Youth jobless rate falls but LLEN chief says statistics misleading

BALLARAT’S youth unemployment has bucked state trends and dropped 7 per cent over the past year. 

Ballarat’s youth unemployment rate has dropped over the past year, according to statistics.

Ballarat’s youth unemployment rate has dropped over the past year, according to statistics.

The Ballarat region’s unemployment rate was at 15.8 per cent in July 2013 but has dropped to only 8.8 per cent in July 2014, Australian Bureau of Statistics figures show. 

The state’s overall youth unemployment rate jumped by 1.5 per cent. 

Highlands Local Learning and Employment Network executive officer Jannine Bennett said although the figures were positive, it was misleading. 

She said there was a lot of part-time work, which made the youth underemployed rather than unemployed. 

“It’s quite confusing,” Ms Bennett said. “On the ground it doesn’t feel like we have a low youth unemployment rate.”

She said Ballarat had a population of about 14,500 people between 15 and 24 years old, which meant about 1200 people in that bracket were still out of a job. 

“It is progress that more youth are in work, but it’s not good if they’re just in part-time work,” Ms Bennett said. 

Highlands LLEN runs a website which collates job advertisements aimed at young people.

Ms Bennett said there were usually about 70 jobs on the site, which was not enough for a population of 1200 looking for work. 

Ballarat had the highest reduction, with other areas – including Melbourne’s west, Bendigo, Hume and Gippsland – seeing reductions of less than three per cent.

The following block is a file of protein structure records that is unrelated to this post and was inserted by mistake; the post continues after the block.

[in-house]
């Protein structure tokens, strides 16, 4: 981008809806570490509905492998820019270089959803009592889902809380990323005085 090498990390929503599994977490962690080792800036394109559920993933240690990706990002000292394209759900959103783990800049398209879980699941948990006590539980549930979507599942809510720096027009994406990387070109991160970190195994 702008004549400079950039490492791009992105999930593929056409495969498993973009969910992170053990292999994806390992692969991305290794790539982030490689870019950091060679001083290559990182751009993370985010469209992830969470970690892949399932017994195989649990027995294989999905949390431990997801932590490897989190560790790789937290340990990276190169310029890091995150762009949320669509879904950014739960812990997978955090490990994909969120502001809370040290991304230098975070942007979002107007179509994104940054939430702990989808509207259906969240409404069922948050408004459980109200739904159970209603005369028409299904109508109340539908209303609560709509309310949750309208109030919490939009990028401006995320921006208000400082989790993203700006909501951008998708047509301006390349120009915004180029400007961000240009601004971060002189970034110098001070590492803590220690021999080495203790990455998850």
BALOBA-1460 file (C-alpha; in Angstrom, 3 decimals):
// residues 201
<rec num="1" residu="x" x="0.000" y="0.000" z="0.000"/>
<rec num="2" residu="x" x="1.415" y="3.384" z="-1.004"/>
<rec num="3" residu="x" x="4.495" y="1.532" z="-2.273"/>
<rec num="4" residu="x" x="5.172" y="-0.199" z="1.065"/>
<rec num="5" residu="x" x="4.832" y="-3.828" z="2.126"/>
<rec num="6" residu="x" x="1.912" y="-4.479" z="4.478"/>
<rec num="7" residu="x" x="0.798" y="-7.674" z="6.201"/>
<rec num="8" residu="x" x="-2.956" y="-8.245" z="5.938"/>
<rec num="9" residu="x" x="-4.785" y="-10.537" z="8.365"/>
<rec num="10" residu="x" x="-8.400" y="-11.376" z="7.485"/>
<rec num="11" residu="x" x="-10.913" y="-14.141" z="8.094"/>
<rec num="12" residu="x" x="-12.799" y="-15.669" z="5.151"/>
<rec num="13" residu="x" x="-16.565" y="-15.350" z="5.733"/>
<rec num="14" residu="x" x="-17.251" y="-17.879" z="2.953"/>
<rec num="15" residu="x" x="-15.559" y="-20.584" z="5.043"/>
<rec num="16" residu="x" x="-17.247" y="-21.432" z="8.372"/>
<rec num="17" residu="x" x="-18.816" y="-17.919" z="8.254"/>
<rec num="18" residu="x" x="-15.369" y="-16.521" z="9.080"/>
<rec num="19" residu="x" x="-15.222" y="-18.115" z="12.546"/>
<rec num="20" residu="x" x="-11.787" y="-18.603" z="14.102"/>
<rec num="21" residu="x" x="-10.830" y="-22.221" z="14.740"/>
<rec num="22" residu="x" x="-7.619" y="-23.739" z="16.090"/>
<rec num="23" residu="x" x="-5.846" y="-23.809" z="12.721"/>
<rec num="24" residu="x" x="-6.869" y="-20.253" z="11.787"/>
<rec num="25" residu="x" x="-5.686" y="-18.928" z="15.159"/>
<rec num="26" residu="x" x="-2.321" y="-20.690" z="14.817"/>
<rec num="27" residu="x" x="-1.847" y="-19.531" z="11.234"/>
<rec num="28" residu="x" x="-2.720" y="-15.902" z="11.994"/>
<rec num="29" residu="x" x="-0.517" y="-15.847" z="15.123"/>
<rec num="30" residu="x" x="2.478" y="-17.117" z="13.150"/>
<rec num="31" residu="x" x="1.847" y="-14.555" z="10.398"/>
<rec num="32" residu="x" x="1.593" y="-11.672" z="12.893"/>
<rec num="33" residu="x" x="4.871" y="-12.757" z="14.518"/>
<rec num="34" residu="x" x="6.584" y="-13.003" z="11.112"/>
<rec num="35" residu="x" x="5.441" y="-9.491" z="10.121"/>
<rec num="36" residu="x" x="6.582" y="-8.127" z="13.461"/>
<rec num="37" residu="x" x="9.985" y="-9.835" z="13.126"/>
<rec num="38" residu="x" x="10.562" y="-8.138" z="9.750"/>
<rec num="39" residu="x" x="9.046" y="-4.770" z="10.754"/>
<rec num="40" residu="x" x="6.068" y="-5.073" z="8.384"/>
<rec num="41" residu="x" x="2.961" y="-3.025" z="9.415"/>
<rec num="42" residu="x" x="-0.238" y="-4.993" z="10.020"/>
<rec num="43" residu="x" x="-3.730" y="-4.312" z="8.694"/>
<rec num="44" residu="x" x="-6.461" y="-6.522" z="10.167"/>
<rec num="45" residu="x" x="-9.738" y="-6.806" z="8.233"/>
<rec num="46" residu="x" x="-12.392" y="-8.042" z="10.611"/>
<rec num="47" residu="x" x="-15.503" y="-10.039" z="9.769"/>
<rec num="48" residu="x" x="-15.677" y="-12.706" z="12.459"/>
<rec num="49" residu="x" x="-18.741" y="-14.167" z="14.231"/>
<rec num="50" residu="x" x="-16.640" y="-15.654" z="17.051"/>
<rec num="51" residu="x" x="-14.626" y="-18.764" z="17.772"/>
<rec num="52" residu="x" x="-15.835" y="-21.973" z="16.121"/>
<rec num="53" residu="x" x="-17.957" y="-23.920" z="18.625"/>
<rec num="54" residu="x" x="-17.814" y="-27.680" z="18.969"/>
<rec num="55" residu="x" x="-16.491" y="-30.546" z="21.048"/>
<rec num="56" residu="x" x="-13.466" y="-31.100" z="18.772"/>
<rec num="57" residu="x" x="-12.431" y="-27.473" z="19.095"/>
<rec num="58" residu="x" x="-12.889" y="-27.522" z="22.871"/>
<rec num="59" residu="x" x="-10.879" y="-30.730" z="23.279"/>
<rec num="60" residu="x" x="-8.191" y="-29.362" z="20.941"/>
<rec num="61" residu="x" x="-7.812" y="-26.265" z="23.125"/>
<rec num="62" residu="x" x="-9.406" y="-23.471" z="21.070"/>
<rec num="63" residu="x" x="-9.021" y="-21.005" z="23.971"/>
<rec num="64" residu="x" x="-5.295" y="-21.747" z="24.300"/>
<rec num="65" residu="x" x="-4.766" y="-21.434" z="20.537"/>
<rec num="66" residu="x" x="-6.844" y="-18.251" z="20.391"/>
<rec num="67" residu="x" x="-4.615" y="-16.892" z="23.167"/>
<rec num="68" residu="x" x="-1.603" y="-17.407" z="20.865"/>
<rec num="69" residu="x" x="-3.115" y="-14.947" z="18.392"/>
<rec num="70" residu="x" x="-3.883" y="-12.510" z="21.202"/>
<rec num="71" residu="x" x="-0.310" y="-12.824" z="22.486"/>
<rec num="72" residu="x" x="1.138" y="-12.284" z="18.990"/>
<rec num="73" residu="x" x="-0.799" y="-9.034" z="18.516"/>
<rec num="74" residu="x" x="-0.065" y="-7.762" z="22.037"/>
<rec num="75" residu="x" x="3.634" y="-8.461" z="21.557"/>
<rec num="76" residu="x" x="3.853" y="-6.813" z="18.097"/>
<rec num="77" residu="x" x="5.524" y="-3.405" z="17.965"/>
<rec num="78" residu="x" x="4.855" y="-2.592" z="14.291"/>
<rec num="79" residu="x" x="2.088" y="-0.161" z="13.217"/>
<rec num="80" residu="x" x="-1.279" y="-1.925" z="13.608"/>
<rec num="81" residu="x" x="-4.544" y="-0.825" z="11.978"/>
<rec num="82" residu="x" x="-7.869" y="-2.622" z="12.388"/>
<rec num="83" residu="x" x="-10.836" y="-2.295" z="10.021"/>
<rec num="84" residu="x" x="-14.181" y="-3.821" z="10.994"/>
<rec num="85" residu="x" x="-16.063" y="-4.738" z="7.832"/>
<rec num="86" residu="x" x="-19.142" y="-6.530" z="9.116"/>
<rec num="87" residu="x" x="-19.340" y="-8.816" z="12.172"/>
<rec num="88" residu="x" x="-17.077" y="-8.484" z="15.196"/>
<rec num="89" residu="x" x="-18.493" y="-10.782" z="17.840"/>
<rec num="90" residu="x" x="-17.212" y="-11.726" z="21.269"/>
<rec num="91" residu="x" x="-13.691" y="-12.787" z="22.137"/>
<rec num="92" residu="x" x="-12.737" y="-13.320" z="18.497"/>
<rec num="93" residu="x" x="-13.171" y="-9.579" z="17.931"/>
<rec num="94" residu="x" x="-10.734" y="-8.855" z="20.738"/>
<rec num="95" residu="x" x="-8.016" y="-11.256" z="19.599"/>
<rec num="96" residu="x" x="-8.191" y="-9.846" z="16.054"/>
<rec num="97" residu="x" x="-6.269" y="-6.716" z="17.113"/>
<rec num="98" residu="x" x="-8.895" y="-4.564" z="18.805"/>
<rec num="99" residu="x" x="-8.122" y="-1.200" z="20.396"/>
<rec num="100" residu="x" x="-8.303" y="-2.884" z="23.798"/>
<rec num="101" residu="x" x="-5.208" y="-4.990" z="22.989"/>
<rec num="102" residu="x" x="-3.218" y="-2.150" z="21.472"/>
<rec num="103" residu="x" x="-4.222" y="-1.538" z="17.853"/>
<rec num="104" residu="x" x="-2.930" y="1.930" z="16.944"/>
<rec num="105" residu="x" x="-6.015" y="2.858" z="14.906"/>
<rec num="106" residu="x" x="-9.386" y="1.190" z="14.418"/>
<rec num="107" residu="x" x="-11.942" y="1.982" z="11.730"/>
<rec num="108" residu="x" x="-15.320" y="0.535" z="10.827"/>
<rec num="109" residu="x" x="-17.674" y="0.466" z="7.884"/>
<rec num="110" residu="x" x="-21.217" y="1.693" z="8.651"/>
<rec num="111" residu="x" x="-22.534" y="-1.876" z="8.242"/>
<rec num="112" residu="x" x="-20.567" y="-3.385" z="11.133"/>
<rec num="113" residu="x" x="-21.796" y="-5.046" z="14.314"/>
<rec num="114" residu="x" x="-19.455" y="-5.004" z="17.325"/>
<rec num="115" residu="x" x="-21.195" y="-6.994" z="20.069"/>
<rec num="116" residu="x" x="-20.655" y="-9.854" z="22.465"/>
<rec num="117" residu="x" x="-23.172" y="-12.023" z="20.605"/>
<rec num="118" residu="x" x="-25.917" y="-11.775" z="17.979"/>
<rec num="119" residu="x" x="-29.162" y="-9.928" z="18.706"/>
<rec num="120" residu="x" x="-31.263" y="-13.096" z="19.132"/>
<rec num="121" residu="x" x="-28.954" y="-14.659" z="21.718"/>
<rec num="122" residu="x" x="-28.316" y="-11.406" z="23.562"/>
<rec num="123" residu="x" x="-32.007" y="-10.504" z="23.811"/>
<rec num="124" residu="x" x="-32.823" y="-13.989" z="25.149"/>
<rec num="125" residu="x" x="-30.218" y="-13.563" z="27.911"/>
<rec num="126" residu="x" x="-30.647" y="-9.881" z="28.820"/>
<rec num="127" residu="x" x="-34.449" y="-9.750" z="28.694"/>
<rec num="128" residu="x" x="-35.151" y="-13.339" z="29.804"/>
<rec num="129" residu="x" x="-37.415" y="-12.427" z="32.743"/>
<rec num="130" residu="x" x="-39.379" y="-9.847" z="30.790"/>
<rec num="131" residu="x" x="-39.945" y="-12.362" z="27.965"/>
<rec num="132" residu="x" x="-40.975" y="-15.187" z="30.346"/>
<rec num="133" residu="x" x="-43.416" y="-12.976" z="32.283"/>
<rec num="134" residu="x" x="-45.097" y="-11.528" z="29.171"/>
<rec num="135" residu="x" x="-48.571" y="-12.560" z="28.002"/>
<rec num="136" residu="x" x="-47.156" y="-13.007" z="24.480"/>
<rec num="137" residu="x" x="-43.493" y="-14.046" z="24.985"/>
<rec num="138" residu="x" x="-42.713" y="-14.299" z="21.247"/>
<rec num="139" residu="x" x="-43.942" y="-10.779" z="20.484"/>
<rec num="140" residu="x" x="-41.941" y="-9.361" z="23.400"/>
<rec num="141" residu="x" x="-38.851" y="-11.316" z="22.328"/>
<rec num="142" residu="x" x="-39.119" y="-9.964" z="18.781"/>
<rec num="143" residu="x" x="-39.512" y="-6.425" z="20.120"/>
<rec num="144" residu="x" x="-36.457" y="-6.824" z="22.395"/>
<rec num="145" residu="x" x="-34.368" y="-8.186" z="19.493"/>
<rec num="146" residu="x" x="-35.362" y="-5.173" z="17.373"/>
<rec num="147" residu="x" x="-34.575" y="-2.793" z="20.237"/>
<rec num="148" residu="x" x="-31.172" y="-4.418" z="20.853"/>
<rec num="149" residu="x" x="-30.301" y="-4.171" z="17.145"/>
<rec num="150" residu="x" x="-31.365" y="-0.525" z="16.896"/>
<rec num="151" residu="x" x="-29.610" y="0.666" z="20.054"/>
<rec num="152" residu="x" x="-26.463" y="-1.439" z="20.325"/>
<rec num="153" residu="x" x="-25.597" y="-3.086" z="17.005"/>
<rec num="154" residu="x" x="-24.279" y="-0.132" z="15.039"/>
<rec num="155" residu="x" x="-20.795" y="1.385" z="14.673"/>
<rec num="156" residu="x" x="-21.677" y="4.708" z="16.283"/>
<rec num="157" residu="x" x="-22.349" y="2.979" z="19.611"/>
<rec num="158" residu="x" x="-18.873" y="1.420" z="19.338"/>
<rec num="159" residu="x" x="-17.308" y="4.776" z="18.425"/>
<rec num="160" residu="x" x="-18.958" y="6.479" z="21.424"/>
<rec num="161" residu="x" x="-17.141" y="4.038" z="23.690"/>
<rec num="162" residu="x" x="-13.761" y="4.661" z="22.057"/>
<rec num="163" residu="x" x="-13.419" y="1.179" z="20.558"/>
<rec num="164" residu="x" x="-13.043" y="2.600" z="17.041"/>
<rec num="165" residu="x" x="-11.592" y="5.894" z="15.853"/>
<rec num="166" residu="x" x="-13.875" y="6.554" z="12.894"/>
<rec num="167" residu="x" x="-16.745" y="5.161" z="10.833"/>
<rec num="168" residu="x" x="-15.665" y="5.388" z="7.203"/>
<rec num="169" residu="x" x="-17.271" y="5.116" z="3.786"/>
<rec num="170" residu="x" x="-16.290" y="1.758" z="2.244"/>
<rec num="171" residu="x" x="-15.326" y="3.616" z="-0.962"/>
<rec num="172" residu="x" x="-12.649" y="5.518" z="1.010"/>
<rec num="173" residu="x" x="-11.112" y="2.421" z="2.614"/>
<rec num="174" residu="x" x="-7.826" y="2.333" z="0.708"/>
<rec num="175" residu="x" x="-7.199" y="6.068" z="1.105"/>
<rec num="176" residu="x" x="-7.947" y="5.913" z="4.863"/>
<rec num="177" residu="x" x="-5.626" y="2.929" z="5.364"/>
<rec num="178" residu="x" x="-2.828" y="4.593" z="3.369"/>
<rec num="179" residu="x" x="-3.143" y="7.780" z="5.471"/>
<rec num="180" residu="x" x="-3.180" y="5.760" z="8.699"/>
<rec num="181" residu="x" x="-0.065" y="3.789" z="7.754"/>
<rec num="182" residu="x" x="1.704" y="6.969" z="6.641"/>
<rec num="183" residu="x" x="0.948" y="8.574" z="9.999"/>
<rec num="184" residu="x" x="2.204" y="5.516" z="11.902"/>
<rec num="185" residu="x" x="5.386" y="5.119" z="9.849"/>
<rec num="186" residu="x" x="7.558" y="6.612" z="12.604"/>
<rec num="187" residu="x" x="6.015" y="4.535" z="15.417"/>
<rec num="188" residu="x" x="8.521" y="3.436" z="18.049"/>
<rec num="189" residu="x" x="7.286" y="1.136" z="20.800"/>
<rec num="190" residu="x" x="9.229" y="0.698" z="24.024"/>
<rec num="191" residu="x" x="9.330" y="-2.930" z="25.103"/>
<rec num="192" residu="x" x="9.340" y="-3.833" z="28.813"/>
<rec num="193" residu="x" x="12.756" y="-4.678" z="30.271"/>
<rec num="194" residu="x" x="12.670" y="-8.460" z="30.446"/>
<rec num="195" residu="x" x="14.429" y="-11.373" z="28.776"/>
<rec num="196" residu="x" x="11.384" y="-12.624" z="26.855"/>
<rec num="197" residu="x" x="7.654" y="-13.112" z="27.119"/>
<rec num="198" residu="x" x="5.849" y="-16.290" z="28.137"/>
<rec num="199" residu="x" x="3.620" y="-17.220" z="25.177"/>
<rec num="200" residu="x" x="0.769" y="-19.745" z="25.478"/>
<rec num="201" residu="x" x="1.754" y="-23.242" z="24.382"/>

Warrnambool and the south west rose 3.8 per cent to have the biggest youth unemployment rate in the state at 18 per cent.  Geelong and Melbourne’s north west were not far behind, with rates of about 17 per cent. 

The data was analysed by welfare group Brotherhood of St Laurence. 

Welfare group executive director Tony Nicholson said behind the statistics were the human stories of the increasing number of young people who were missing out on job experience, a chance to build skills, confidence and of course earnings – all of which would help them establish independent lives.

“Policy-makers have been sitting on their hands for decades and failed, as our support for young people is not keeping pace with changes to our economy in which unskilled and semi-skilled jobs have declined and employers expect to recruit fully trained and experienced workers,” Mr Nicholson said. “The experience of our programs and our research is that young people are eager to work, and need support and guidance to enter a labour market when it’s far harder to gain a foothold.

“We know that the damaging impact on these young people, including a lack of sense of self-worth, is likely to continue for years to come.” 

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